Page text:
• (Tuesday) oil change, committee meetings, plus teaching.
Of course, these are all add ons to the usual business of the day. At least part of the time in the last week I have been contemplating the bathroom (and why is it called a bathroom if there are no bathing facilities?) around the corner and down the hall from my office. It is a quite lovely public facility although not as practical as these better options. It has a little vestibule with a couch-y kind of thing, presumably from back in the day when women became indisposed and their bosses wanted them to be able to lounge about for a bit before they got back to the filing (instead of clocking out and heading home).

That's not the point I have been pondering. We have a number of stalls. That's also not the point I have been pondering.

We have eight sinks, all in a row, about ten yards worth. The only place there is a hand soap is to the left of the first sink and to the right of the last sink. Paper towels are even further to the left and right. Basically, no one uses three-quarters of the sinks because they would have to collect soap, commute, wash, rinse, then commute back to the towel area.

Why make the investment? Seriously.

Tuesday, September 14, 2010


September 14, 2010

Recycle. Reduce. Re-Use. The mantra of the greenies.

And here is a new idea that does all three, while highlighting red, white, and, uh, blush:

With this self-service wine vending machine, you can reduce individual wine packaging by reusing and recycling containers. Bring your own resealable container, then select your vintage and pump. This handy meters keeps track:

Then you print and pay. Eliminating packaging is not only greener in an ecologic sense. It is also greener in a monetary sense. Cheaper shipping is passed on to the buyer with lower prices. You can read the complete story at Dr. Vino's blog.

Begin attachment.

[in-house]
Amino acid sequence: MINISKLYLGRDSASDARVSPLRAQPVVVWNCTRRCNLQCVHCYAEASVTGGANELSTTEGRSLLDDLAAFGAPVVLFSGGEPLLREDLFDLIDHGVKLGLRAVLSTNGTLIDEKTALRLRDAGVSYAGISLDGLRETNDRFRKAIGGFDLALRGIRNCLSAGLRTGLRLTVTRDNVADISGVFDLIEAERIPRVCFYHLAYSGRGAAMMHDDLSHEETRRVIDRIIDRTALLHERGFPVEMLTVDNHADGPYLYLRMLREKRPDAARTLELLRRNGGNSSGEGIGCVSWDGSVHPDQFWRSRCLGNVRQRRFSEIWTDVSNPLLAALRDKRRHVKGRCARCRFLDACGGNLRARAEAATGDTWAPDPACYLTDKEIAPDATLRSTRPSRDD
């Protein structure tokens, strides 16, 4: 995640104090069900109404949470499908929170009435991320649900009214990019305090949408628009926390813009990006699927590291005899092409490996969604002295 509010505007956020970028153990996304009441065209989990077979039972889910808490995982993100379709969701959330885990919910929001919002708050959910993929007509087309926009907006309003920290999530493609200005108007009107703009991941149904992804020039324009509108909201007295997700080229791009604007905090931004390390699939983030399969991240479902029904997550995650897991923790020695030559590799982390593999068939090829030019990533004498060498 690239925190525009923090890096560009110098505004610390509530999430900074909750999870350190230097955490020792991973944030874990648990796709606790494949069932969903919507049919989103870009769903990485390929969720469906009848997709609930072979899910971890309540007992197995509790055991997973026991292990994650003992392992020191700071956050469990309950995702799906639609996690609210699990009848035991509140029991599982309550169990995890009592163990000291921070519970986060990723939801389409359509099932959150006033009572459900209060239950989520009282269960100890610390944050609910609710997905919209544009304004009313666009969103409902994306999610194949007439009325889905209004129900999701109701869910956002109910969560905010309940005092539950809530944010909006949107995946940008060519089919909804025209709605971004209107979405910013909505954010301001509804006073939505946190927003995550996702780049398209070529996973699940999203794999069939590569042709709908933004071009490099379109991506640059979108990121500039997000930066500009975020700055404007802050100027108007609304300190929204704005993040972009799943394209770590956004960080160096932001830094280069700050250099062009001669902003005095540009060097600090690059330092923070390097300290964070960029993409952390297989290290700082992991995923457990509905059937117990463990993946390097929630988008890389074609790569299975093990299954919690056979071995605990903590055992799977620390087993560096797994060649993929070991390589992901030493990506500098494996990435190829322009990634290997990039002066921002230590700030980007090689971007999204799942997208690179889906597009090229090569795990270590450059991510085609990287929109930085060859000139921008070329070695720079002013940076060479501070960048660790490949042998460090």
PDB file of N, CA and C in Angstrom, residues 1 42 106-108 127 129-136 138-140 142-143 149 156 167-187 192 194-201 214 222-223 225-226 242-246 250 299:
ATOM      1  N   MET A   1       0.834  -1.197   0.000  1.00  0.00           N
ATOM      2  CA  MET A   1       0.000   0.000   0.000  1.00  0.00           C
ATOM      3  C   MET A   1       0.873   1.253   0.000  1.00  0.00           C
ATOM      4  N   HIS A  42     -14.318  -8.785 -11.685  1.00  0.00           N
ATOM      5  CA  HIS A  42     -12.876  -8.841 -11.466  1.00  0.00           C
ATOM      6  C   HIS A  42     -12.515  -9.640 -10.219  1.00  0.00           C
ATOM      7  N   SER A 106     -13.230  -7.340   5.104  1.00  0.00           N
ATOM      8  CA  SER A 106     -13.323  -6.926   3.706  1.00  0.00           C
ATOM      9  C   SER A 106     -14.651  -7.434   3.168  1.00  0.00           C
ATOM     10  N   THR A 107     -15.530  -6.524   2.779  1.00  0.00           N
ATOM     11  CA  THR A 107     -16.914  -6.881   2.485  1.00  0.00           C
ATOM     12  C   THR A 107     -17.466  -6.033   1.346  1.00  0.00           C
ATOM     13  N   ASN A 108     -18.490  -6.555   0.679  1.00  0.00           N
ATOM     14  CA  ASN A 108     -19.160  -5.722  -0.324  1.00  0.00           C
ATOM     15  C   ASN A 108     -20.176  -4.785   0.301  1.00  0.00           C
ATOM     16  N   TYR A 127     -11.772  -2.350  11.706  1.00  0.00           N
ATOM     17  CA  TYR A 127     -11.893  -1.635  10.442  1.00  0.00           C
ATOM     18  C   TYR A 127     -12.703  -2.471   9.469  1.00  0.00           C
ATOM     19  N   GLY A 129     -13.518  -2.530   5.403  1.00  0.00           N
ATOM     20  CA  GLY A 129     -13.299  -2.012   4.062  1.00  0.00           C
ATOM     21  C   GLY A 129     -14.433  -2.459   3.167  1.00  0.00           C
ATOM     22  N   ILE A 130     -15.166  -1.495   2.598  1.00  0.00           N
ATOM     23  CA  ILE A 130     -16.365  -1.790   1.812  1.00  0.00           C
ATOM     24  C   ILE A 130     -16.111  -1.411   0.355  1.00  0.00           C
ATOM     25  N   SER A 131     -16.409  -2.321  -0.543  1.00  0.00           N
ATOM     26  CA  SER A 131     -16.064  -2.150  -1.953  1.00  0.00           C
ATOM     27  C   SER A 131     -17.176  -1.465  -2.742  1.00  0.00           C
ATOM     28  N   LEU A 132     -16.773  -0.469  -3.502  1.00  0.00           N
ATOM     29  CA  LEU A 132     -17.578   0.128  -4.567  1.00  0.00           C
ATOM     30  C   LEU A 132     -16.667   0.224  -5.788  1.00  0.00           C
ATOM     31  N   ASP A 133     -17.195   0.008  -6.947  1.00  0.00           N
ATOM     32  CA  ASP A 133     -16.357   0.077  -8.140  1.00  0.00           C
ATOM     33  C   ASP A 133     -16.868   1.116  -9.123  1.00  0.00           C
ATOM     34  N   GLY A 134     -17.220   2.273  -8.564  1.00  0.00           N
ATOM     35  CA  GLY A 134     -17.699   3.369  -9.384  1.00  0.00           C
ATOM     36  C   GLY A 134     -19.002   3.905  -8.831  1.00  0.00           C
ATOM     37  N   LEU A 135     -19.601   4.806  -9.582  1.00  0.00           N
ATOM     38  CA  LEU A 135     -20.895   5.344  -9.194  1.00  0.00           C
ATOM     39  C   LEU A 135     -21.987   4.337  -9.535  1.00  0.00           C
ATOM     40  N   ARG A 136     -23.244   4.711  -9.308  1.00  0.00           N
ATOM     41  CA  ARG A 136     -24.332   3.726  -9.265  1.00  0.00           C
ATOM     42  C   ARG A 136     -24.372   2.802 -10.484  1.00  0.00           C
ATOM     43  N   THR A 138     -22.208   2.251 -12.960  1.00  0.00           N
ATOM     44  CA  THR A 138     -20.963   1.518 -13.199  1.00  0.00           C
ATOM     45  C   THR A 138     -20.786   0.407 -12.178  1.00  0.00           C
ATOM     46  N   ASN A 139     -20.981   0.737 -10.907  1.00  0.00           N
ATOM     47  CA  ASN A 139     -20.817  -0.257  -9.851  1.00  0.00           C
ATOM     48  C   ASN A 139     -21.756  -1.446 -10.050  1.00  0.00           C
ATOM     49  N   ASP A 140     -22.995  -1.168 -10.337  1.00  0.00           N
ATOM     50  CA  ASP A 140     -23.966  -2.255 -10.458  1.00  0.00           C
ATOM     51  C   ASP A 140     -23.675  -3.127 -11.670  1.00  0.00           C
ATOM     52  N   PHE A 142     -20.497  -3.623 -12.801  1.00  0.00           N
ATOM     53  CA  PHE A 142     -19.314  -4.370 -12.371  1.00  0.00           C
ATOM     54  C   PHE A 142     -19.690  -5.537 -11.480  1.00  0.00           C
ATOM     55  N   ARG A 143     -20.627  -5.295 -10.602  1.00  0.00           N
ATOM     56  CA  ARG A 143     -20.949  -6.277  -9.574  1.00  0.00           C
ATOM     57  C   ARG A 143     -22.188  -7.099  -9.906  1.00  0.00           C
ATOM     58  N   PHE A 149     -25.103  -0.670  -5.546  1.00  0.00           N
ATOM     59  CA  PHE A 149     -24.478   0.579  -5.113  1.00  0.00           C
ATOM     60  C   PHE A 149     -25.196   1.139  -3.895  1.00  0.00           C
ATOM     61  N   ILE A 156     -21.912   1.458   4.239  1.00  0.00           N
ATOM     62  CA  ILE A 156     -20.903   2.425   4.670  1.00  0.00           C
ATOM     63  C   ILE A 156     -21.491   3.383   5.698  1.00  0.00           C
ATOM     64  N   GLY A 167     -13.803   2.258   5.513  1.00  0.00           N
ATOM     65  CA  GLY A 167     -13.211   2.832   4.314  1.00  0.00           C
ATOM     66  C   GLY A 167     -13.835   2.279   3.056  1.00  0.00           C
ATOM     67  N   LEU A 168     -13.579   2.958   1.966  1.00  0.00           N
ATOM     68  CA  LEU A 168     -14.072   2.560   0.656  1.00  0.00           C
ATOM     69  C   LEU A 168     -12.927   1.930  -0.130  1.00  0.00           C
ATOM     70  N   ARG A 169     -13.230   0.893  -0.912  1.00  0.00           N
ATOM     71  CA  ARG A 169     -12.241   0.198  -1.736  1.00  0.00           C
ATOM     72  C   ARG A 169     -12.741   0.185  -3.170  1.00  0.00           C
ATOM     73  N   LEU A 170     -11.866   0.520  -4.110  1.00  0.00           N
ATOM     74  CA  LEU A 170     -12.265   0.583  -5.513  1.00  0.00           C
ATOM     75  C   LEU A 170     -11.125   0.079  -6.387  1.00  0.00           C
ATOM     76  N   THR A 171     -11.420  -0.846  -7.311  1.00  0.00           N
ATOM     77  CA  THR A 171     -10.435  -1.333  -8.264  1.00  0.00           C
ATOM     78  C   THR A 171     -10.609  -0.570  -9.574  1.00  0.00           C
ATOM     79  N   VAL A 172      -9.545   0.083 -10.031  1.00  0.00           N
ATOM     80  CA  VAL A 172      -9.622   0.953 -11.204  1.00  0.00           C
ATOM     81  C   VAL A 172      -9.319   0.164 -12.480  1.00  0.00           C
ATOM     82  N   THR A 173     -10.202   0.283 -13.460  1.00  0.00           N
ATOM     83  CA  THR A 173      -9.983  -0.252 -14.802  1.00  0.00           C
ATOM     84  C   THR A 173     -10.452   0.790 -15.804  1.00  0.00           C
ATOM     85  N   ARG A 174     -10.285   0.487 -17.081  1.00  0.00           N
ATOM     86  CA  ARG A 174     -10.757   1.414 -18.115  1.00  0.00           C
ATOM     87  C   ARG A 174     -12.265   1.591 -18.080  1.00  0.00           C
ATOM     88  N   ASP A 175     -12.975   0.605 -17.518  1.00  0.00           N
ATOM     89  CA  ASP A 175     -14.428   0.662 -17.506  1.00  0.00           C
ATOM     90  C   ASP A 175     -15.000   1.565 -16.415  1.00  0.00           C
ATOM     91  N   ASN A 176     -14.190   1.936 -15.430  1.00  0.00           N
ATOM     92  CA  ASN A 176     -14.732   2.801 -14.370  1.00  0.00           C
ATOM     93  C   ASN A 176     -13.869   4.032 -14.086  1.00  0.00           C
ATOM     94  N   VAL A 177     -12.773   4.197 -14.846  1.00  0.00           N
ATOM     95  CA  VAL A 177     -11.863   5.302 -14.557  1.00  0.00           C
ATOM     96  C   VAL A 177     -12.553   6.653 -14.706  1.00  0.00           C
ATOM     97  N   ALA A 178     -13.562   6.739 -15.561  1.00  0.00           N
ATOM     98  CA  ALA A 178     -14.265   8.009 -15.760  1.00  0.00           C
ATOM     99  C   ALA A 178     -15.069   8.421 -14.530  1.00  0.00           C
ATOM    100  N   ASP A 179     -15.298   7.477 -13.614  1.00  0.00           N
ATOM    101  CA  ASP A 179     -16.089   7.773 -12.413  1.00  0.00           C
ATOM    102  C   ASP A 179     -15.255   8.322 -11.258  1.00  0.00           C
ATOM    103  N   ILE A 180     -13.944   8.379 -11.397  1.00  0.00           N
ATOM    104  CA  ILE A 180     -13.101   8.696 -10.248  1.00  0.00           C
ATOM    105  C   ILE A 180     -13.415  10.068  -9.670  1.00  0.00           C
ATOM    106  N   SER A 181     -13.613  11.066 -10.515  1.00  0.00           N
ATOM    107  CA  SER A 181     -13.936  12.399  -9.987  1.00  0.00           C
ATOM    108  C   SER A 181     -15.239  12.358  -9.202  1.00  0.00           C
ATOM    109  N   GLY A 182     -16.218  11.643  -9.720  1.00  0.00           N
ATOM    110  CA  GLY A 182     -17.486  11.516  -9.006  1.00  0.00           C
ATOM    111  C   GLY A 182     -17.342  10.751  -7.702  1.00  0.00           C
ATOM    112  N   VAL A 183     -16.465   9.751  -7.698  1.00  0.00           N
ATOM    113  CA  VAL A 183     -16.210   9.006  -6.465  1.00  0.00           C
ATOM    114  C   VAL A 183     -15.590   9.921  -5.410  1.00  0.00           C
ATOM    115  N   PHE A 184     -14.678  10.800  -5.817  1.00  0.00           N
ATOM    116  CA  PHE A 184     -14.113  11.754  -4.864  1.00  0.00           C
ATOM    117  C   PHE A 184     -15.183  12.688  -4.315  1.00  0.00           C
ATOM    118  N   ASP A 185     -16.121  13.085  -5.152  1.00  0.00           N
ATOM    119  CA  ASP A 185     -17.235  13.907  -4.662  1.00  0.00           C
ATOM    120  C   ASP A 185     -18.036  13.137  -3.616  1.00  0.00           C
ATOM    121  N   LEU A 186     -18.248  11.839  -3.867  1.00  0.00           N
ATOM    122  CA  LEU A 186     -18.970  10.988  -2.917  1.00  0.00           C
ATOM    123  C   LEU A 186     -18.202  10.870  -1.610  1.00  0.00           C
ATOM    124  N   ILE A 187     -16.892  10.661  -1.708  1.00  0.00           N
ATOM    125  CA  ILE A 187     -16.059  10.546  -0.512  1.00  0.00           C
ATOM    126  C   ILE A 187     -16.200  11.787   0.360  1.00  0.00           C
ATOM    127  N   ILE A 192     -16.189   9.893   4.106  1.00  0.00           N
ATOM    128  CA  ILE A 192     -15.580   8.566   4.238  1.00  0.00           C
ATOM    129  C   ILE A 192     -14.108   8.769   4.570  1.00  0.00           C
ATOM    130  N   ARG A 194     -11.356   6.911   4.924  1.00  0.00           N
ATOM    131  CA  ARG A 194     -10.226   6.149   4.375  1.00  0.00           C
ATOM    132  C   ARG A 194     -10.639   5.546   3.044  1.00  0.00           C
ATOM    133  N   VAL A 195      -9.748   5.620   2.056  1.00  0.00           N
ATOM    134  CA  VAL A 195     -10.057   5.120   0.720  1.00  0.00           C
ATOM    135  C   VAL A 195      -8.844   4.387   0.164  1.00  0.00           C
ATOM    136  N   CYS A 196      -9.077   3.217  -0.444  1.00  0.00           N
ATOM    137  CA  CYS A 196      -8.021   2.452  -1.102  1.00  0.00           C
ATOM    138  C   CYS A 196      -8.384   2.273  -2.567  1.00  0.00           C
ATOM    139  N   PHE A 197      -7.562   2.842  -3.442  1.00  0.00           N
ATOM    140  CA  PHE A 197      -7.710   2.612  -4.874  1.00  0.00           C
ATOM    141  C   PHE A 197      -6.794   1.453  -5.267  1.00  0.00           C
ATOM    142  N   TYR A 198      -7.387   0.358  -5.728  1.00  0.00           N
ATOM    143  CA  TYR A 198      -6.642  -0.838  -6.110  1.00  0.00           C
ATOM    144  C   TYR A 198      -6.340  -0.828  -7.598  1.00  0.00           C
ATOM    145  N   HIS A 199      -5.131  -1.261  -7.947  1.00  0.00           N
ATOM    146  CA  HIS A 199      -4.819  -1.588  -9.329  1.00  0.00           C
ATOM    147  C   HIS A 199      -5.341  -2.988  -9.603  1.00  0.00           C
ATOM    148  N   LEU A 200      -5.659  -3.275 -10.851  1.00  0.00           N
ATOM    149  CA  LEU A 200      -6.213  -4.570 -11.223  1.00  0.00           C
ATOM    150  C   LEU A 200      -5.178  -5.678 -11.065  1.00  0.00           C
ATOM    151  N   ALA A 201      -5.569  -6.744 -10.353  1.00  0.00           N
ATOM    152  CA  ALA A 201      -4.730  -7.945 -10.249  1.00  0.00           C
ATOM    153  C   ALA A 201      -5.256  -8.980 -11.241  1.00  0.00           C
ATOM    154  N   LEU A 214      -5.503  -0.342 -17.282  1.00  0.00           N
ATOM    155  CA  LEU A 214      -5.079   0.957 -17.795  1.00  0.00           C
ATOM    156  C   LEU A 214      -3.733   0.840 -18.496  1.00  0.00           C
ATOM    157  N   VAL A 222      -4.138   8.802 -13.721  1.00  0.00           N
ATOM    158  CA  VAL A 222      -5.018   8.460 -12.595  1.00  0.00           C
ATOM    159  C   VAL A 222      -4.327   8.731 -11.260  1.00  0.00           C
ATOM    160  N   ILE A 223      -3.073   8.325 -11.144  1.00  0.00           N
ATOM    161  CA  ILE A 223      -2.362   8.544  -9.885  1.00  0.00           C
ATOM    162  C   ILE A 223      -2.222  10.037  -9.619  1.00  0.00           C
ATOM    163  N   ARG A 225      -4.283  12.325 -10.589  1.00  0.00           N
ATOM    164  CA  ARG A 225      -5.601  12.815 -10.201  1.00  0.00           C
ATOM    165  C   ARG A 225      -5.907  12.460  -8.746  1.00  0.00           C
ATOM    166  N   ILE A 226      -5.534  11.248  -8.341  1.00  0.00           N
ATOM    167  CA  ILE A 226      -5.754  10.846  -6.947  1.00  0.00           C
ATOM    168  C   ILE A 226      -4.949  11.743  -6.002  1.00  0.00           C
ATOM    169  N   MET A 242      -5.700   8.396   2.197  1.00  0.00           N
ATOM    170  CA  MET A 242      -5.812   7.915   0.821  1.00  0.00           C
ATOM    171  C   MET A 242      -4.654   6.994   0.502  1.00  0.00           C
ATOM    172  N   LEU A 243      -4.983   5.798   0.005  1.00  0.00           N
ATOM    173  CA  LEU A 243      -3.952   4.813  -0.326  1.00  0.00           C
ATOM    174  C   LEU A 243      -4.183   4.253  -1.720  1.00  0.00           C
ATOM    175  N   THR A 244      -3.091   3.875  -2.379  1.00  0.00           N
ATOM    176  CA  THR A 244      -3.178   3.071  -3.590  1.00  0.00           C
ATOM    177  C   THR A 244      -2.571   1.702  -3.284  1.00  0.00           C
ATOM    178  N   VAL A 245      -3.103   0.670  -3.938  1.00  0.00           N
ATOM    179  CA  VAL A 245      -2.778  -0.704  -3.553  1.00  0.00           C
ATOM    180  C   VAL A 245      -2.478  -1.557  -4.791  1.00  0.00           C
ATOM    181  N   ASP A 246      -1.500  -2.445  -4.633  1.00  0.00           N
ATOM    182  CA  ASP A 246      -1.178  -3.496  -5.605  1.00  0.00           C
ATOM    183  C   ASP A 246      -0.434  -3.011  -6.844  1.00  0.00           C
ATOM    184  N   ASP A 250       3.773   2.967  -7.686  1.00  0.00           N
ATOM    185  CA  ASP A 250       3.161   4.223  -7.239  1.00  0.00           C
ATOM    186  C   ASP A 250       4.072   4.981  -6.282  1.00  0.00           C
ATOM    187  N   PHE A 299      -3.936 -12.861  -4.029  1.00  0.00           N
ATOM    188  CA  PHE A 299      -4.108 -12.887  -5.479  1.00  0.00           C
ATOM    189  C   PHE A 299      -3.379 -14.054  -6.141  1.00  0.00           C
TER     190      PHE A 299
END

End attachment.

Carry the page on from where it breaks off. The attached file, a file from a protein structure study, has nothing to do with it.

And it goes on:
This whole story leads me to think about what the ideal container to bring home wine in would be. It would have to be re-sealable and big enough, but not too big. What would you use?

Monday, September 13, 2010


September 13, 2010

I never guessed I would spend so much time thinking about dog fur. I grew up in a home with dogs, but back in the old-fashioned days, dogs lived in the backyard. Maybe on the coldest, nastiest days they would get to claim a spot on an old towel in the laundry room.

My life and my dogs' lives are different now. It's not unusual to see Willie curled in a ball on the sofa, hindquarter twitching a bit in rhythm to his bunny dreams. Teddy has thousands of years of breeding built into her system which demands lap time (and a spot on the bed between my right leg and Walter's left leg). Uma feels obligated to pace around the kitchen if anyone else is there, to claim any carelessly dropped morsel of anything (and I do mean anything, including a scrap of celery).

They each have their own grooming problems that require attention for them to live inside. Willie's short, sleek hair isn't as big a problem as his continually muddy feet, but he does shock shed (if he gets scared or if his cervical stenosis flares up, we find his stubby red fur on all the furniture). Teddy doesn't shed, but her tail plume and ears pick up burs and beggar's lice. She requires beauty shop appointments every couple of months to maintain her beauty and keep her coat manageable.

Uma, however, is in a league of her own. She is a fluffy dog who sheds year round. The solution:

This little tool (actually called a FURminator, but I think it sounds oh-so-much-more potent to drop the "m" and call it a furinator in my best Arnold Schwarzenegger accent) can take the fur off! In fact, the neighborhood birds leave bribes on my back porch and window sills, trying to entice me to furinate her so they can collect her fur and add to the loft and plushness of their nests, much like if they feathered their nests with luxurious Hungarian goose down. Here's what a minute and a half of furinating produced: